I just checked the World Justice Project (WJP) Rule of Law Index (RoLI) 2020 Report. I like this annual report because of the subject it covers. I subscribe to Friedrich Hayek and other classical liberals’ definition — rule of law means the law applies equally to unequal people, the law applies to governors and the governed, administrators and the administered. No one is exempted and no one can grant an exemption. Granting exemptions leads to the rule of men.
The WJP did not make this kind of definition. Instead, it developed eight factors and 44 sub-factors particularly related to governance and the justice system. Then it scores and ranks countries based on their performance. The 2020 Report involved more than 130,000 household surveys and 4,000 legal practitioner and expert surveys worldwide from 128 countries and jurisdictions.
I am surprised at the deterioration in Philippines ranking from 51st out of 102 countries in the RoLI 2015 Report, to 91st out of 128 in the RoLI 2020 Report. Our rank is lower than socialist countries China and Vietnam, and military-ruled Thailand. The main factors that pulled the country down were in No. 4 Fundamental Rights and No. 8 Criminal Justice (see Table 1).
Applying this to the current pandemic, the main problems are: One, lockdown policies have been very strict (like no regular public transportation until now, all schools and churches are still closed) and long — it has been seven months now since the March 16 declaration of ECQ (the strictest quarantine level). Two, lots of exemptions have been made by government, like police officials who have held parties, which are banned, without consequences; quarantines that do not apply to many government officials and personnel as they can travel to many provinces anytime while ordinary civilians must present travel passes that require many permits before a pass is granted.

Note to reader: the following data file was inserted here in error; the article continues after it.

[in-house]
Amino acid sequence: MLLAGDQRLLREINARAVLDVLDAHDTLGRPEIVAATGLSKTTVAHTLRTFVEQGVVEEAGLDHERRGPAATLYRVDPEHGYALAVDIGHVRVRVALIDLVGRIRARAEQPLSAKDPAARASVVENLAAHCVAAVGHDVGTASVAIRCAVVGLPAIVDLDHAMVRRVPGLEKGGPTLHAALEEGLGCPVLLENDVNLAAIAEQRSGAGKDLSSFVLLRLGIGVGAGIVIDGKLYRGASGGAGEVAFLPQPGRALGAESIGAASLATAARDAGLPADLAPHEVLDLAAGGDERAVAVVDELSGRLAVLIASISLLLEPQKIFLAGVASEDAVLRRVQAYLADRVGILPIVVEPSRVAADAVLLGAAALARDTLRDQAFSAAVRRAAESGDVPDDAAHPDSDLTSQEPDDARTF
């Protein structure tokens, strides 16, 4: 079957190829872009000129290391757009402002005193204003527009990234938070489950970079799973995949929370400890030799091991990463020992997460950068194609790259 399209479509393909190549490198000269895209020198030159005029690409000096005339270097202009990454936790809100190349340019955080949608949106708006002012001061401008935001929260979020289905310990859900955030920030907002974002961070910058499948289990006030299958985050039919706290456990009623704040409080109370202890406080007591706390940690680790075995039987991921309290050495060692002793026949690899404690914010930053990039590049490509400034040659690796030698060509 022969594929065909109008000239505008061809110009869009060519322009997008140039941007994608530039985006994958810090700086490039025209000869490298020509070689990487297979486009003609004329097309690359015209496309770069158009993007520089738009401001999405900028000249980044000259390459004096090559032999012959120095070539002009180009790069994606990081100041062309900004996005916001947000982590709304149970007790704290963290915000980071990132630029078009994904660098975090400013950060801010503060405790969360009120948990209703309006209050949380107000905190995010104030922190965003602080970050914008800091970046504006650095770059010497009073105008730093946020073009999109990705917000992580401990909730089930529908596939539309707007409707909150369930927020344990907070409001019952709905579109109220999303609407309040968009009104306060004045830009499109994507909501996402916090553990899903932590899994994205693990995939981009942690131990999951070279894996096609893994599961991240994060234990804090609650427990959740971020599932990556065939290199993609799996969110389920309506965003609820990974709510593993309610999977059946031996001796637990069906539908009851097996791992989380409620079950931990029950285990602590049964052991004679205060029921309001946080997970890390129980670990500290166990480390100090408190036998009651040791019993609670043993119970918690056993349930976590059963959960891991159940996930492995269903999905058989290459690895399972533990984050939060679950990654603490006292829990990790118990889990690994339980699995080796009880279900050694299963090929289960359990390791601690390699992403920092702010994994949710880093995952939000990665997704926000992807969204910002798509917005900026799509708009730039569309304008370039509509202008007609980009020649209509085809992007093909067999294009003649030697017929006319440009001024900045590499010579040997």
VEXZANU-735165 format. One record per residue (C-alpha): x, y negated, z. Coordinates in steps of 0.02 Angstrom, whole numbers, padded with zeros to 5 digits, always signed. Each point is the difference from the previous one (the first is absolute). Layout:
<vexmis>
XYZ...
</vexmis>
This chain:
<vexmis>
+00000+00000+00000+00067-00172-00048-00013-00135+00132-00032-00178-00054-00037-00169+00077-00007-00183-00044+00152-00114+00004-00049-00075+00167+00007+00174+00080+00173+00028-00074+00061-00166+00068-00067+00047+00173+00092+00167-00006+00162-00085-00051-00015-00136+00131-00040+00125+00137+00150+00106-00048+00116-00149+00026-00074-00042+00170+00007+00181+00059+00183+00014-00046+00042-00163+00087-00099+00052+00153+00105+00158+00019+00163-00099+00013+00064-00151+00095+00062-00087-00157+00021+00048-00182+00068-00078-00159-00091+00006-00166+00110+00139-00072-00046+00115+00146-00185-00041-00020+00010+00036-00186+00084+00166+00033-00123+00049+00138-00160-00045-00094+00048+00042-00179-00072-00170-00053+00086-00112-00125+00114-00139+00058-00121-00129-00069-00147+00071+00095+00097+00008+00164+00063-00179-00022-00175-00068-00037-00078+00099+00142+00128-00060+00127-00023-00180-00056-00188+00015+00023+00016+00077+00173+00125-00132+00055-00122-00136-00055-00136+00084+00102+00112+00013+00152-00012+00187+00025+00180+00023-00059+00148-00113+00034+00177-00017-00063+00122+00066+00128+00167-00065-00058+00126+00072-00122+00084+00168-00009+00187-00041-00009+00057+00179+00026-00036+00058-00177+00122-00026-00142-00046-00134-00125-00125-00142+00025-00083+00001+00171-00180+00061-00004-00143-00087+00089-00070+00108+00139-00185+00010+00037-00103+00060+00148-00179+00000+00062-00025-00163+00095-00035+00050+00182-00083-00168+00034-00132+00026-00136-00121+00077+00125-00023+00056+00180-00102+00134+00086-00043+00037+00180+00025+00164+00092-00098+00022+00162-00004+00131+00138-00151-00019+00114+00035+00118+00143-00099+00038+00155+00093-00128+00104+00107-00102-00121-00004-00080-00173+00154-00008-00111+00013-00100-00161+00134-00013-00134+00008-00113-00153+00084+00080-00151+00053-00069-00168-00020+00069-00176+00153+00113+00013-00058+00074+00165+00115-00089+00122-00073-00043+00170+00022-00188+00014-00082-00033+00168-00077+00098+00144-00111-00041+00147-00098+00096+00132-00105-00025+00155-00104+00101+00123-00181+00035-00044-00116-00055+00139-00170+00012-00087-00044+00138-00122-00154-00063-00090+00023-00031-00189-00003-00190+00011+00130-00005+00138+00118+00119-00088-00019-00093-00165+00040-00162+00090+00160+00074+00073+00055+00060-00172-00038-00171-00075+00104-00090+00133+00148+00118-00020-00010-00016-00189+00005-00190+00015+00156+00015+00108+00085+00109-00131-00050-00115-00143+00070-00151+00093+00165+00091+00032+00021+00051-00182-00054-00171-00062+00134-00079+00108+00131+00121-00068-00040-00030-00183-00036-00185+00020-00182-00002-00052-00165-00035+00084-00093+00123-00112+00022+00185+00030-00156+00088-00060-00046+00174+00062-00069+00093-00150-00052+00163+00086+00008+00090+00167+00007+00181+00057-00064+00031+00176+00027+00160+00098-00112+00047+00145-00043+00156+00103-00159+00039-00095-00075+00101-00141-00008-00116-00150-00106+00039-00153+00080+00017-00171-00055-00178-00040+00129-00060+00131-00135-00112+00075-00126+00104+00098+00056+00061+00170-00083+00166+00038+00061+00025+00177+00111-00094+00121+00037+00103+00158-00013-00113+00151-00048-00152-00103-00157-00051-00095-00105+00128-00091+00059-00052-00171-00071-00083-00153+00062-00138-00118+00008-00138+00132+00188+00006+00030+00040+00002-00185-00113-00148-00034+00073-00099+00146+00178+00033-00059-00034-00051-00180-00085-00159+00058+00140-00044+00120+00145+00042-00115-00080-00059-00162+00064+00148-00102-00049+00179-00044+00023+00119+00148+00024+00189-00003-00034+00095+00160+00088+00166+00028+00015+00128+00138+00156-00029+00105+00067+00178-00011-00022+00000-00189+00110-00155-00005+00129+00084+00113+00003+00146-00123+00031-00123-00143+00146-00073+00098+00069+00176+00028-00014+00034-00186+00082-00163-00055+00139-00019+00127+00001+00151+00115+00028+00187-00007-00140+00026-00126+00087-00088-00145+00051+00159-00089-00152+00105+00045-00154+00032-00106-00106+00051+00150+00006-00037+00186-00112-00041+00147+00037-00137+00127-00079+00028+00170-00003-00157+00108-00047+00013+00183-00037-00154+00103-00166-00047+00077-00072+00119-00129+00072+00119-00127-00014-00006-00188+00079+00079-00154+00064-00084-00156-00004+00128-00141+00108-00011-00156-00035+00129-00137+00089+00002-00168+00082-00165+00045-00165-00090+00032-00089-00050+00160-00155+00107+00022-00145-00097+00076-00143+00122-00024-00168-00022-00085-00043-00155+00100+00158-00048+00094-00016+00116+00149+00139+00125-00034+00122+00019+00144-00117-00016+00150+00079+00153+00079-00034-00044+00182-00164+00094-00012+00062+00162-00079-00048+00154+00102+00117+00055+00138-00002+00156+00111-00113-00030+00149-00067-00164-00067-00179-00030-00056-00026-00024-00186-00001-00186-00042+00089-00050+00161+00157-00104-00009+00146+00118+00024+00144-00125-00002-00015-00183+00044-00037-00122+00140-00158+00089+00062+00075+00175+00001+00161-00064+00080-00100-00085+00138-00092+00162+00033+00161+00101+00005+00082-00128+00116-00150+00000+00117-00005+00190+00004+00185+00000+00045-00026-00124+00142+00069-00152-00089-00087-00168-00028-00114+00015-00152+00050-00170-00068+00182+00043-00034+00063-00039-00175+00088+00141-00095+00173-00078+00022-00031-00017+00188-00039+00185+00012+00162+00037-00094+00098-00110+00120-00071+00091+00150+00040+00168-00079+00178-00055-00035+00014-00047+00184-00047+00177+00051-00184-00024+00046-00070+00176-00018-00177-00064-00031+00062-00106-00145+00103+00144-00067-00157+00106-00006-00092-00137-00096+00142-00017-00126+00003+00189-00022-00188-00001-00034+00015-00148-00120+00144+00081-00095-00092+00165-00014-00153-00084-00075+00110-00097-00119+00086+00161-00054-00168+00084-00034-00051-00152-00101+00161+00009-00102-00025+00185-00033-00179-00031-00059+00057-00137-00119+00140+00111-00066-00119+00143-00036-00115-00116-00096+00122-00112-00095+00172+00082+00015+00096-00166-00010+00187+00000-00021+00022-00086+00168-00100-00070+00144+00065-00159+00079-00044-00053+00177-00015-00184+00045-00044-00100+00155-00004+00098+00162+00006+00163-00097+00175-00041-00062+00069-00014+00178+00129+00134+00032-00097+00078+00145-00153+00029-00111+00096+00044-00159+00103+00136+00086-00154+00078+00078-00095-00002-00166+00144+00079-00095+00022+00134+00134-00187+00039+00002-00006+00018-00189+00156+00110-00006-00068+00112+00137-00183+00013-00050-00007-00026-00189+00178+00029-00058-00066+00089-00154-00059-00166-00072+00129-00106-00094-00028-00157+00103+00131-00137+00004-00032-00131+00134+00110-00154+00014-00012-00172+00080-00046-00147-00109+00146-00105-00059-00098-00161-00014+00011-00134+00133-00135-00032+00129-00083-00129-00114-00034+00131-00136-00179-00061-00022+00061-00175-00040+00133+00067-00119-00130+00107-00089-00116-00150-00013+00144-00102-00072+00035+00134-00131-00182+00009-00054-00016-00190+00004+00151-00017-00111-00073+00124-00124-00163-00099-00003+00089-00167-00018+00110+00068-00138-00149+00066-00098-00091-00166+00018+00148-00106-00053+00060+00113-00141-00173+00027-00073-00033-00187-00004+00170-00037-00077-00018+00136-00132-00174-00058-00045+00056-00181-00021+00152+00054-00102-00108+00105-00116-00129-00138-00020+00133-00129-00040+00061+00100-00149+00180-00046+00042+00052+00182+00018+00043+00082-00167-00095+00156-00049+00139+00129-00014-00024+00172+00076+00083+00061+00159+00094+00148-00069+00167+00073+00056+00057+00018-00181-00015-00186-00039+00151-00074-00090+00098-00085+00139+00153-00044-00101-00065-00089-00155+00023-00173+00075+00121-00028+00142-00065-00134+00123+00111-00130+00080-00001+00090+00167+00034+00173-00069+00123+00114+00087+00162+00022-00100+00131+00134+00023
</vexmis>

So in a sense, the Philippine government has succeeded in flattening the rule of law, not the level of virus infections. The government has also flattened the economy, not the deaths from the virus.
The Concerned Doctors and Citizens of the Philippines (CDC PH) has consistently been advocating to “Flatten the Fear” and not the economy. Lift or relax the lockdown, protect the oldies and those with underlying conditions, focus on prevention and those with symptoms, give early treatment and stay home and avoid hospitalization whenever possible. Practical, non-expensive advice from doctors and medical professionals who do not agree with the overall narrative of indefinite, no timetable lockdown “while cases remain high.”
I also saw the update on death numbers from the Philippine Statistics Authority (PSA) released on Oct. 2 and, surprisingly, there are fewer deaths this year than in the last two years. Deaths from road accidents and crimes must have significantly gone down due to the lockdown and evening curfew, and the closed bars (see Table 2).
This is not to argue that the lockdowns are justified because the economic damage, the job losses, have been wide and extensive and the health and mortality impact will be felt in the coming months and years.
When people are more hungry, more economically and psychologically depressed, they become more susceptible not only to the virus but also to other diseases.
Enough of indefinite lockdown, enough of double standards in implementing strict lockdown policies.
The government must open up the economy by November, whether cases remain high or not.
Bienvenido S. Oplas, Jr. is the president of Minimal Government Thinkers